Orion Launch Abort System (LAS) - (picture heavy).

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Digit
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Orion Launch Abort System (LAS) - (picture heavy).

Postby Digit » Thu Aug 03, 2017 9:34 pm

Well I took advantage of the Australian Rocketry end of financial year sale and picked myself up; among other things; a length of BT70 tube and a quad 18mm to BT70 tilted motor mount kit. I had a lot of fun building 'Bucksho7', and thought I might like to build another cluster but something a bit more unique.
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So, what to build.... I had no idea so was just going to set this aside for a while but then I came across a YouTube video of the launch abort system for the Orion SLS being tested and fell in love. What a beautiful piece of engineering that is and what better rocket to build a scale model of, not only am I going to vector the thrust, but I’m going to install the motors half way up the airframe and I’m not even going to put fins on it. :twisted:

So here is what the LAS looks like:
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Obviously my first concern with the forward mounted thrust and 'finless' design is safety and stability. I played around for hours on end in open rocket and finally came up with a design that actually shows 1.28 Cal of stability. The size of the cone on the aft end made a HUGE difference to the CP so I mucked about till I found a happy margin. I'm not aware of any way to vector thrust in open rocket so I’ve had to sim it with a parallel cluster, I figure it should be fairly accurate, just less altitude then simmed (I decided to do away with the crew module and just have the LAS itself):
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Tricky bit first, how am I going to make a strong but light cone accurately, then I had the thought to use a plastic funnel:
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I managed to find one the exact diameter of my simulation which was convenient. First order of business was to remove the rim and hang tab:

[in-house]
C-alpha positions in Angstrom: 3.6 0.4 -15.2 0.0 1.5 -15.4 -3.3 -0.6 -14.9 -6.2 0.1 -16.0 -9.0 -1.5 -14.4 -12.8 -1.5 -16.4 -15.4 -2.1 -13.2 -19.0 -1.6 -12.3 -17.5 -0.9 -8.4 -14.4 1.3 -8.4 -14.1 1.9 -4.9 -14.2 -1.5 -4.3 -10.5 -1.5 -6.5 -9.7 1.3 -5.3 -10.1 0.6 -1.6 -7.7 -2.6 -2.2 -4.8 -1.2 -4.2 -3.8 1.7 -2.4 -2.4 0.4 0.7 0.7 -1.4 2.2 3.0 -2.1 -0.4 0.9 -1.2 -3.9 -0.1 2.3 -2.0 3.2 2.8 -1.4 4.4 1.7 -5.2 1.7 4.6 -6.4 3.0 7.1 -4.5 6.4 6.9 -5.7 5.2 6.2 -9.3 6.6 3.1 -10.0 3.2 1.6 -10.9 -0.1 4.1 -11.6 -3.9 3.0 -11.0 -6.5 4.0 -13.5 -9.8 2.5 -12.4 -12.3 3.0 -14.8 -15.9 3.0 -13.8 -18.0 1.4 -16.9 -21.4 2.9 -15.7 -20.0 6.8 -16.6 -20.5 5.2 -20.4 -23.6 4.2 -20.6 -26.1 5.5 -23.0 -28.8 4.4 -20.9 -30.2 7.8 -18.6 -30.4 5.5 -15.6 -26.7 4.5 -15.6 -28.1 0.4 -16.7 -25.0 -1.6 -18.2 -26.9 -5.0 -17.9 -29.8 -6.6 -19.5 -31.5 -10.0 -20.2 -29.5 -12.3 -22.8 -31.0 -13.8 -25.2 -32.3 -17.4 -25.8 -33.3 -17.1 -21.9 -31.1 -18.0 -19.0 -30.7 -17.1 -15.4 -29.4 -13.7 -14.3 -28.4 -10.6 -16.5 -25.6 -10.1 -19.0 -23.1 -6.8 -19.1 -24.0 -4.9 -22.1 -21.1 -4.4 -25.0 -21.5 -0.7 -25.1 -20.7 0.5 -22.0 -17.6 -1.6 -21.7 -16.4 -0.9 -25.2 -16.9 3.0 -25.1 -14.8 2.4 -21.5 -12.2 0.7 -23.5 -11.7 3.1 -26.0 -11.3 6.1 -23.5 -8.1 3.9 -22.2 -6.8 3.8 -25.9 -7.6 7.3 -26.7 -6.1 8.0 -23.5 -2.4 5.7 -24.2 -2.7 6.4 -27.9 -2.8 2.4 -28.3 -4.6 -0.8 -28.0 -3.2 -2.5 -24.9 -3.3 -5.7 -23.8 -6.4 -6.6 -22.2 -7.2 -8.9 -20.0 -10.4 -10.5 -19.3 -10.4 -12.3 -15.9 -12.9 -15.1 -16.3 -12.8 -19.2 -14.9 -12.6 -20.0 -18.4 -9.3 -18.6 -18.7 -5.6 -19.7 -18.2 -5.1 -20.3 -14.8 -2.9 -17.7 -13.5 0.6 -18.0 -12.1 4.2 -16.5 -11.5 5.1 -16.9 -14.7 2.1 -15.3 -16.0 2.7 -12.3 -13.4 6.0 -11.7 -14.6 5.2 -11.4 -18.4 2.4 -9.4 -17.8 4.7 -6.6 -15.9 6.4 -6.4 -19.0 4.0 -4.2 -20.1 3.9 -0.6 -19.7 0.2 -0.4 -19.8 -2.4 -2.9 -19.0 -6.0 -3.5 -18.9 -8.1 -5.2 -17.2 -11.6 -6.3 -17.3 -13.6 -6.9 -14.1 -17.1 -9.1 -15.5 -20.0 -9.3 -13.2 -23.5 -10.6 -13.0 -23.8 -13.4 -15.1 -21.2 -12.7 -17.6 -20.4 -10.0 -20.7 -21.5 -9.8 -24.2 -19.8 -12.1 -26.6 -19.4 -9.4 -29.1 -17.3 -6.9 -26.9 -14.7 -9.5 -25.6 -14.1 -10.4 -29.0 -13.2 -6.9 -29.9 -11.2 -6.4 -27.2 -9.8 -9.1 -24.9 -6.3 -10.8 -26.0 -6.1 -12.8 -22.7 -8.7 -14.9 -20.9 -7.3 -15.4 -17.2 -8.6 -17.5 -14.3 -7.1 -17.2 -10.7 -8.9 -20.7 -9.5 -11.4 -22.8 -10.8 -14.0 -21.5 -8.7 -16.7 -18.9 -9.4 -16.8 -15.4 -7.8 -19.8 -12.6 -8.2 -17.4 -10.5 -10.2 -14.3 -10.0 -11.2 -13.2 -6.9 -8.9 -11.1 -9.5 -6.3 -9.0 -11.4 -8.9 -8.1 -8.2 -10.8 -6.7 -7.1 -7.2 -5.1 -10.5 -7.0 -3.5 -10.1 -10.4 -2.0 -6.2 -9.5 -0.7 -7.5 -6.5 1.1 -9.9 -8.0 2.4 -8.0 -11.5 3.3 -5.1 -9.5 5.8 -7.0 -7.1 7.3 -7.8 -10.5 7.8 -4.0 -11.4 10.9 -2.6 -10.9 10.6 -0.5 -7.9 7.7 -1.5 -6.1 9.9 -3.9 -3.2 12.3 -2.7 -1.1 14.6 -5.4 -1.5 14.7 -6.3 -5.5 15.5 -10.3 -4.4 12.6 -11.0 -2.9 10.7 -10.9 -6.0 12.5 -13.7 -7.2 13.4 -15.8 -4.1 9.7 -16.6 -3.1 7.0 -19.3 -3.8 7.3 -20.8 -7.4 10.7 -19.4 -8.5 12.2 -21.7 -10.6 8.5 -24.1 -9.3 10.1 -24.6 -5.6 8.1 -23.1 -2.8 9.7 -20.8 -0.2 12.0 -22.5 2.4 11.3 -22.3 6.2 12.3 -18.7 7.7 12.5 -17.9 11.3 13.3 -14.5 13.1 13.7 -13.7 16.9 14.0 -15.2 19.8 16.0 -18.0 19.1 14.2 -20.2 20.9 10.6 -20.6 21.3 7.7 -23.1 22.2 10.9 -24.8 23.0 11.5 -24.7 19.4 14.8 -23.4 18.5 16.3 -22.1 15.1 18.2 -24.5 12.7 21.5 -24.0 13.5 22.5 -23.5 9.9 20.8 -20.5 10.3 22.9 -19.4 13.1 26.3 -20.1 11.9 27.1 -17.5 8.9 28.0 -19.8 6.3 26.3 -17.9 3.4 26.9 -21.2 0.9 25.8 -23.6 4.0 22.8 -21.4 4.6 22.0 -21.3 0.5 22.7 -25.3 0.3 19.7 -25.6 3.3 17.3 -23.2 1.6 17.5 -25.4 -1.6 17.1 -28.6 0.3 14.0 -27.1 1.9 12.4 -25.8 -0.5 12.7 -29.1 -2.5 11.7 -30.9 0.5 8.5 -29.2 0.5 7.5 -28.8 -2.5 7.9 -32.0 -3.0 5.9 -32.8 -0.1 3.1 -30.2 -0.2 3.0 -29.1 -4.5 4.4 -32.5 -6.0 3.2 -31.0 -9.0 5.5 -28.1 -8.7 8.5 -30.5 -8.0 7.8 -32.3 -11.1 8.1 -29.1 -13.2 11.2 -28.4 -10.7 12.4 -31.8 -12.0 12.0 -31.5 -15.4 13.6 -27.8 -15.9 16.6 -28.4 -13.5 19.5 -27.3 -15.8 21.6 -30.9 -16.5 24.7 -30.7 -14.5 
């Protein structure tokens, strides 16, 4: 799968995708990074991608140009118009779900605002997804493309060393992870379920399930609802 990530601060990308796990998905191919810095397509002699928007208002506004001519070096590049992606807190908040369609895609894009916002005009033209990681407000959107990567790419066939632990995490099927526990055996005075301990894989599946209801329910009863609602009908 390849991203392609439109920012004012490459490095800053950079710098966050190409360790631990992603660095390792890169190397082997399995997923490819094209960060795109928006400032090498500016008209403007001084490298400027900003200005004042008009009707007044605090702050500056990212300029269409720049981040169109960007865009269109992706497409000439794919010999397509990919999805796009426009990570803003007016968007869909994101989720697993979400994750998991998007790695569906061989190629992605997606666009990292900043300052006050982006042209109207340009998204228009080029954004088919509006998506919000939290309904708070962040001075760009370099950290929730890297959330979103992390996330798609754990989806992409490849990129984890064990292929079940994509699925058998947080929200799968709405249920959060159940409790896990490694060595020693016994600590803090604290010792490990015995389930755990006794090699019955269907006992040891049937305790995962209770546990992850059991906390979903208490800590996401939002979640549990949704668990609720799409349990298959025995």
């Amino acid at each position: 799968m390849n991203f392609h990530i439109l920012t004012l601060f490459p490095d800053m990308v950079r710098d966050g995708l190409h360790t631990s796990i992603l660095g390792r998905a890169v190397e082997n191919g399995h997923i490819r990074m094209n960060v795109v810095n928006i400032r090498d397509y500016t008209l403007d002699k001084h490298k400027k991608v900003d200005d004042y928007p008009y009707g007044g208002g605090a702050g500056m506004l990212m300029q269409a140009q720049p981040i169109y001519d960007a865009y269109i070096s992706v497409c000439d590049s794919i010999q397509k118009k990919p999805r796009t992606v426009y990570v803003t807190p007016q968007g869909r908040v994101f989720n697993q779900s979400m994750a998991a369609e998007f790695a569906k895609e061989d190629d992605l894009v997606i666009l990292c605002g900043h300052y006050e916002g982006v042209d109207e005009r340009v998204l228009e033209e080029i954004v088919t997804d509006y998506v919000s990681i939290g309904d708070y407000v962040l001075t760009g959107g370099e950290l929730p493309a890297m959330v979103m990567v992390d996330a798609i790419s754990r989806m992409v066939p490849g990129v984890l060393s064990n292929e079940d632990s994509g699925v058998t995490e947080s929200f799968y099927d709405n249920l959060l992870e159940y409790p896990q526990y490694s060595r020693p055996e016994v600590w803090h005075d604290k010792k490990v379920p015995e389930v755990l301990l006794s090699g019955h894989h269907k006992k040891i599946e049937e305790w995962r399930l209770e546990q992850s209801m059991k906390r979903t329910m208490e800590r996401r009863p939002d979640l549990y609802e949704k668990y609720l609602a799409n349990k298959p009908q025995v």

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Next problem was how do I get the airframe perfectly square to the cone to mark it and cut it down? This is not a construction technique I've had to do before so I tried as best I could with what I had to get the job done. If anyone has a better technique I'd love to hear it for next time. Firstly, I placed a small pad on my workbench and shimmed it up so it was perfectly level in both directions, then confirmed diagonally(pictured):
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I then sat the funnel on the pad and hung a plumb bob from a rafter above bench. I placed the airframe on the funnel and aligned its length to the string and marked where tube met funnel. I then rotated the cone gently 90' and repeated the process and traced around base of airframe:
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I then confirmed my work with a ruler and was relieved to see it was accurate to within a mm 8) :
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Next was cutting the funnel down to length and roughing it up for bonding and painting:
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Knowing bonding plastics can be a right pain in the a$$ I went to the trouble of googling the manufacturer of the funnel to find out it was made of poly ethylene, with this knowledge I could then source the correct glue. I found a suitable product on the Loctite website and ordered some in:
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Success! that is a damn strong bond, I had a good yank on it to ensure its safe to fly and it might as well be one piece of material:
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Next step was to cut a circle of card and plug the opening in base of airframe (inserted from top and bonded with same glue):
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Now onto building the motor mount assembly, pretty straight forward, only not..... straight forward :roll: :
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Next, I marked and cut out the motor mount slots in airframe with the supplied template:
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I also had to notch out the coupler tube bit by bit until it was a perfect fit, obviously there was no template for this bit as I'm not using the kit for its intended purpose:
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Now for a test fit, alright I'm getting excited!
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Bottom half of airframe in position: